While the world’s biggest solar manufacturers are confident there are plenty of alternative markets for a rising volume of panel exports, the message spelled out by first-quarter shipment figures is that protectionism works.
Renewable energy investment in the APAC region, excluding China, will overtake spending on oil and gas exploration and production spending by 2020, finds Norwegian consultancy Rystad Energy. And Australia is set to emerge as one of the leading investment destinations.
The world had more than half a terawatt of PV generation capacity at the end of last year as emerging solar markets picked up the slack caused by Beijing’s subsidy about-turn to the tune of a 20% rise in installations outside China.
As India plans to set up large lithium-ion battery plants, the Lithium Triangle countries in South America (comprising Chile, Argentina and Bolivia) have offered to meet India’s growing demand for lithium.
Despite political hurdles in key markets including China, India and Japan, Asia-Pacific remains highly active. This year, 59 GW of solar is expected to be installed and due to further system price declines, a phase-out of subsidy schemes can be offset.
Tata Power Solar has commissioned an 820.8 kWp solar rooftop at the Cricket Club of India (CCI), in Mumbai. It claims it is the world’s largest solar rooftop on a cricket stadium.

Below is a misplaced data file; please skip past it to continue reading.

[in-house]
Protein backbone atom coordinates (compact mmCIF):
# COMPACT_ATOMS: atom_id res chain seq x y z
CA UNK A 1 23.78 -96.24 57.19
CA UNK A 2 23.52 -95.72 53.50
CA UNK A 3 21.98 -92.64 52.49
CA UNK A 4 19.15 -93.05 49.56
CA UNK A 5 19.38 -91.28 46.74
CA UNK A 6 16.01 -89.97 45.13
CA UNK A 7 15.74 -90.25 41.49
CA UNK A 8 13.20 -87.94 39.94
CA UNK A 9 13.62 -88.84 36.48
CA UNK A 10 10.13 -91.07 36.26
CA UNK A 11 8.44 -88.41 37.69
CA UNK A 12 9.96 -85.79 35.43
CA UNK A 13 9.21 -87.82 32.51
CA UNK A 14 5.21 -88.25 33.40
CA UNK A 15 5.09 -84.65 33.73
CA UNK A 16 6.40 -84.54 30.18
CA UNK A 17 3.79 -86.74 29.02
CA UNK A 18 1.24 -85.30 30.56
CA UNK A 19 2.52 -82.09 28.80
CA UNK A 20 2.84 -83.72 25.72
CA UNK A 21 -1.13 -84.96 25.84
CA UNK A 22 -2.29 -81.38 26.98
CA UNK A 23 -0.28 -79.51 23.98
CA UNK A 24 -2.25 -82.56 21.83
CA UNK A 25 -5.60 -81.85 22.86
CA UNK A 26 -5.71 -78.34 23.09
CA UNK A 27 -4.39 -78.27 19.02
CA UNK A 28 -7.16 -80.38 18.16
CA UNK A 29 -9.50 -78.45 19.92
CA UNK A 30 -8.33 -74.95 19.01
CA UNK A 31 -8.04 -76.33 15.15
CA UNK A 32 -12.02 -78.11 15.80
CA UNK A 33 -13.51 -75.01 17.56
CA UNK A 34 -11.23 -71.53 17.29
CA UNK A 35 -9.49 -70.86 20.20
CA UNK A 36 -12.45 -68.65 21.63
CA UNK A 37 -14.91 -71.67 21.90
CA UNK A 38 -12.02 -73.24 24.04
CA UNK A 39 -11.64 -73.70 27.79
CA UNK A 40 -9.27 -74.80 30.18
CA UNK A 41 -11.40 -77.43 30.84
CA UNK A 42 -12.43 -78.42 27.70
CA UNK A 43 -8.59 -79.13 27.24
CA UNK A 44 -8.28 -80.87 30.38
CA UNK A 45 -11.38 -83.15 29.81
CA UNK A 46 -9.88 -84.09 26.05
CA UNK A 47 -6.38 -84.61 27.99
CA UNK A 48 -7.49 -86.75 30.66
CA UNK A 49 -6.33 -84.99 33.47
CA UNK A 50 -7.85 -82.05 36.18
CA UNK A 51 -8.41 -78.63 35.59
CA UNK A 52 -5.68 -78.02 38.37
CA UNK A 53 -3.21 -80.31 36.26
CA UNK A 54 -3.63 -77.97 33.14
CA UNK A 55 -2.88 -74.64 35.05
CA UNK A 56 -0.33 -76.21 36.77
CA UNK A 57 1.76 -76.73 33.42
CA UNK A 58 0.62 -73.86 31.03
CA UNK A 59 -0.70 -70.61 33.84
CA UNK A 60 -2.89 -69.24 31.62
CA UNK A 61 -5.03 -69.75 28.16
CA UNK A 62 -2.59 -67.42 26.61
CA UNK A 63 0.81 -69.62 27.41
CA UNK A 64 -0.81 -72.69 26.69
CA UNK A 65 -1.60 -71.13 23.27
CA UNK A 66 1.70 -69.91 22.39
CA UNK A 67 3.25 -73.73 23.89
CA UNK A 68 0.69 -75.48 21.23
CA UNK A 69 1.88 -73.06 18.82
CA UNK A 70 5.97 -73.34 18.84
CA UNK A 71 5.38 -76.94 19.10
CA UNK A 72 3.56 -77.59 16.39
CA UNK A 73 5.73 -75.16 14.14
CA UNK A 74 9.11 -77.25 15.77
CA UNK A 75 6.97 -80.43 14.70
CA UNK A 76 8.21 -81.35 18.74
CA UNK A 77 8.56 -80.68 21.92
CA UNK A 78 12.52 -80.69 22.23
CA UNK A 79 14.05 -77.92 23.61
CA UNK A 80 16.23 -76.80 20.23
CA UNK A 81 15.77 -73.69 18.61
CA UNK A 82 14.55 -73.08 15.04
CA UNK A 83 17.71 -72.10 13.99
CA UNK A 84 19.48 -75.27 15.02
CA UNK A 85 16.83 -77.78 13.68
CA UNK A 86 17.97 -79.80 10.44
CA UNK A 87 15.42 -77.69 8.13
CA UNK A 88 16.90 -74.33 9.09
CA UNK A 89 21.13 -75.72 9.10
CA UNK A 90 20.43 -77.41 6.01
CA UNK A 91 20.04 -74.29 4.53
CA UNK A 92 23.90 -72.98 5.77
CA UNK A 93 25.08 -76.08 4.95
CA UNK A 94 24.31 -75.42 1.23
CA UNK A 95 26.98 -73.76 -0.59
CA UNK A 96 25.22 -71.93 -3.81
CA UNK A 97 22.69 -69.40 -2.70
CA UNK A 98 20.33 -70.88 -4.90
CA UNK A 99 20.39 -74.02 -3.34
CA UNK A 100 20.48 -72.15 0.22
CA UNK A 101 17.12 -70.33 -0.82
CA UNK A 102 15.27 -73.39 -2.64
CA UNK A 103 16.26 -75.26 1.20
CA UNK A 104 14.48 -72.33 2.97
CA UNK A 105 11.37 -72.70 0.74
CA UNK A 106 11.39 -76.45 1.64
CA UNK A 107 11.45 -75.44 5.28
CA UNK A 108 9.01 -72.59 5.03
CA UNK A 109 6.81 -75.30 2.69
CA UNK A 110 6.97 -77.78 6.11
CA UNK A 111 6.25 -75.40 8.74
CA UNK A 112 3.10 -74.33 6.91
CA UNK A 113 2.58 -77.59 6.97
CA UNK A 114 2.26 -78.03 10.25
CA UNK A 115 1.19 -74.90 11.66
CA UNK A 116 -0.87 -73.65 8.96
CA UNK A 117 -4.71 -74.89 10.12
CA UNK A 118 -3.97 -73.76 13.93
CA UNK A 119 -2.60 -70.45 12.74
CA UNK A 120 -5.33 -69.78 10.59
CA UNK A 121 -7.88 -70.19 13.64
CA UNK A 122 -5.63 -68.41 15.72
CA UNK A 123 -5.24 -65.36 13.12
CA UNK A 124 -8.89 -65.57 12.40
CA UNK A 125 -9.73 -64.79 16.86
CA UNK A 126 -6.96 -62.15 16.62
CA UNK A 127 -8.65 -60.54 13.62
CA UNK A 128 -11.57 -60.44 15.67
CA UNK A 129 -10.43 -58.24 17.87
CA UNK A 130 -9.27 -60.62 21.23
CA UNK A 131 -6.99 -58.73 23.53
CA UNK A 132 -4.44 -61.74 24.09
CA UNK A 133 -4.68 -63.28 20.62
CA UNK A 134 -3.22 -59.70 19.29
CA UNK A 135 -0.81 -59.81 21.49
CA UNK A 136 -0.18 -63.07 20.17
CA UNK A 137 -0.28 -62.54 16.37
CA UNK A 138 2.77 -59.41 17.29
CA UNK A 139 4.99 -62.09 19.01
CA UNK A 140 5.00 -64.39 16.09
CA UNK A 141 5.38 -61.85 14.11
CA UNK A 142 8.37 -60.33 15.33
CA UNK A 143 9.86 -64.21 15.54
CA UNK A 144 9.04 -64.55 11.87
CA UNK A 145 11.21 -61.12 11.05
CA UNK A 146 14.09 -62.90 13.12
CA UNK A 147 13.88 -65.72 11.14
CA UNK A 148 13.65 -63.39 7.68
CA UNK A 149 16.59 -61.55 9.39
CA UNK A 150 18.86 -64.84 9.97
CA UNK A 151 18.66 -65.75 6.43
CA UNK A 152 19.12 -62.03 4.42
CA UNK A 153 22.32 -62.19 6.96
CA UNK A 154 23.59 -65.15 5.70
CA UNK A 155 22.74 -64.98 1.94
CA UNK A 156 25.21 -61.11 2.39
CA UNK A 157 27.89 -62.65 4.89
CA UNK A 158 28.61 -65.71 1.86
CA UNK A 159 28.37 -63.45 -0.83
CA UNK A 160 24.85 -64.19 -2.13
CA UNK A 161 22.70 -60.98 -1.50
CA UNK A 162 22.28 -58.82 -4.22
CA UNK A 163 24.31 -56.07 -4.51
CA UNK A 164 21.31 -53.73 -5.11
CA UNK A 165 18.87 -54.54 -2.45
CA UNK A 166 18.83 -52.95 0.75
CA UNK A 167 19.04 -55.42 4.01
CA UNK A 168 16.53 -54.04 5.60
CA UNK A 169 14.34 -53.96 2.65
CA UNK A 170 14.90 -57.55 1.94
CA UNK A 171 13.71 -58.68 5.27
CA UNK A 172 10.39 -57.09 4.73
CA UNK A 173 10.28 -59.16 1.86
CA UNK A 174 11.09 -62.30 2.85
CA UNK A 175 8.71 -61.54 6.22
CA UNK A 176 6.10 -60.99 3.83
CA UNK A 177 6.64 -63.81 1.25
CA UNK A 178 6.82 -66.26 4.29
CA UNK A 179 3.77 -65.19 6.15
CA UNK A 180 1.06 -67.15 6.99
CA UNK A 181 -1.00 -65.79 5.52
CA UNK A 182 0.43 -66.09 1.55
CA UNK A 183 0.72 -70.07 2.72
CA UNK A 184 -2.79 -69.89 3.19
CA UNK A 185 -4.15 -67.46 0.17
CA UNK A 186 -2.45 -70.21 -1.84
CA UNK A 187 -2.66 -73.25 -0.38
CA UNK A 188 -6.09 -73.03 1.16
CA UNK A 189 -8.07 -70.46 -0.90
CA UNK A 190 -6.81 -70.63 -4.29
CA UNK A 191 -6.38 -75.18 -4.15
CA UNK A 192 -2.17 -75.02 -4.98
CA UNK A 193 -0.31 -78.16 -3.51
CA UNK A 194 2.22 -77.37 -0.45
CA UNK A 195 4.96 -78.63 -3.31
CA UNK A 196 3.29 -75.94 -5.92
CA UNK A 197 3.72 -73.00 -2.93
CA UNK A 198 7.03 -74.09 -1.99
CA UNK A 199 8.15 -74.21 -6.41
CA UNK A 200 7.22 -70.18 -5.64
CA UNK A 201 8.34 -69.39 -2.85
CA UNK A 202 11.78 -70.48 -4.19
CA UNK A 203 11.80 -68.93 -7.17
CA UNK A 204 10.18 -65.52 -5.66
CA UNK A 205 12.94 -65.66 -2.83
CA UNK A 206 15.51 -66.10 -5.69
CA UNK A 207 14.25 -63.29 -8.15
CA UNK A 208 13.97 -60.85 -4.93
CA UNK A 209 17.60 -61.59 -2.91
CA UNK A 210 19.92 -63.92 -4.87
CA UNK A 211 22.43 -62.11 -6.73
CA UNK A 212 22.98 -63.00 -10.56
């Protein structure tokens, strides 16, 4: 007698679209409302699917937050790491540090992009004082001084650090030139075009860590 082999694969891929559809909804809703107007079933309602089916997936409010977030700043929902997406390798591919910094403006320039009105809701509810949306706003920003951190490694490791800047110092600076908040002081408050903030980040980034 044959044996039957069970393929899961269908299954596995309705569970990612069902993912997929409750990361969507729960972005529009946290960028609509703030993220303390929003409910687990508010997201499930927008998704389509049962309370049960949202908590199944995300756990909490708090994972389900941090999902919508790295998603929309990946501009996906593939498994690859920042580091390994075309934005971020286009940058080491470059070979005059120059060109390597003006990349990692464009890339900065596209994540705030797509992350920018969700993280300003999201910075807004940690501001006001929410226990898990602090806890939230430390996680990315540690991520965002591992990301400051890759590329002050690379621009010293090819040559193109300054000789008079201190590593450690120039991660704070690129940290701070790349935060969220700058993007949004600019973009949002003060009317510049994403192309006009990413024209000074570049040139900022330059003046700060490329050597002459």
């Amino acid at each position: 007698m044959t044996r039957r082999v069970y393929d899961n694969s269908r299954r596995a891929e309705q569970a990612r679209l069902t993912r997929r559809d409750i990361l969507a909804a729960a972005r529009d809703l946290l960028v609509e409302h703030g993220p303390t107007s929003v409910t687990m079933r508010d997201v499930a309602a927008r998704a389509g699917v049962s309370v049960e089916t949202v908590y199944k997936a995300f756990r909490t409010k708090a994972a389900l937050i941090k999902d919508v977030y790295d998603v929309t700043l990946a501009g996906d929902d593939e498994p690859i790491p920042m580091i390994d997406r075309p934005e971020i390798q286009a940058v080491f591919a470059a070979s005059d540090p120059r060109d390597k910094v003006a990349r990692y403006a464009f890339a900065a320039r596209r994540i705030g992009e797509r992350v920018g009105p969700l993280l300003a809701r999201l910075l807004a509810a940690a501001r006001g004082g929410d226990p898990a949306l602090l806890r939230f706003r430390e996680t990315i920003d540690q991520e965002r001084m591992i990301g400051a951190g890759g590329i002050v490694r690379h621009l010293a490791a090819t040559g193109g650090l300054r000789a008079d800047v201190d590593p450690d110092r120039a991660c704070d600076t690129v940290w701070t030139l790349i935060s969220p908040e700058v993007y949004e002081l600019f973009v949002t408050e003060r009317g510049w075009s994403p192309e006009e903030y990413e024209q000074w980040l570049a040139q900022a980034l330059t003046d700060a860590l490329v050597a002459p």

In what analysts worldwide are sure to look back on as the last golden period for global solar – at least for the immediate future – China saw more impressive figures for PV manufacturing in the first half of the year. Then the government stepped in.
Greenko Energies will set up India’s largest Integrated Renewable Energy Project (IREP) in Andhra Pradesh at an investment of INR 150 billion (US$2.2 billion). Recently approved by the Andhra Pradesh government, the project will comprise 1,000 MW of solar energy, 550 MW of wind energy and 1,200 MW of standalone pumped storage capacities. It is expected to provide employment to 15,000 people during construction and 3,000 people after construction.
Solar PV capacity is set to grow 17-fold, and wind six-fold, by 2050, to account for nearly half of global electricity generation, predicts BNEF, while investments will reach US$11.5 trillion. Cost reductions will drive this charge, particularly in the battery market, which will benefit from the EV manufacturing ramp up. Despite this, the electricity sector is still failing to bring CO₂ emissions down to the required levels, with its continued dependence on gas.
Longi Solar will set up a 1 GW solar PV manufacturing facility in India’s Andhra Pradesh. It will manufacture 500 MW of cells and 500 MW of modules, a spokesperson tells pv magazine. The facility is expected to be commissioned by Q1 2019 at the latest, and will seek to take advantage of India’s exemption from the recent U.S. solar tariffs, imposed by President Trump last week.
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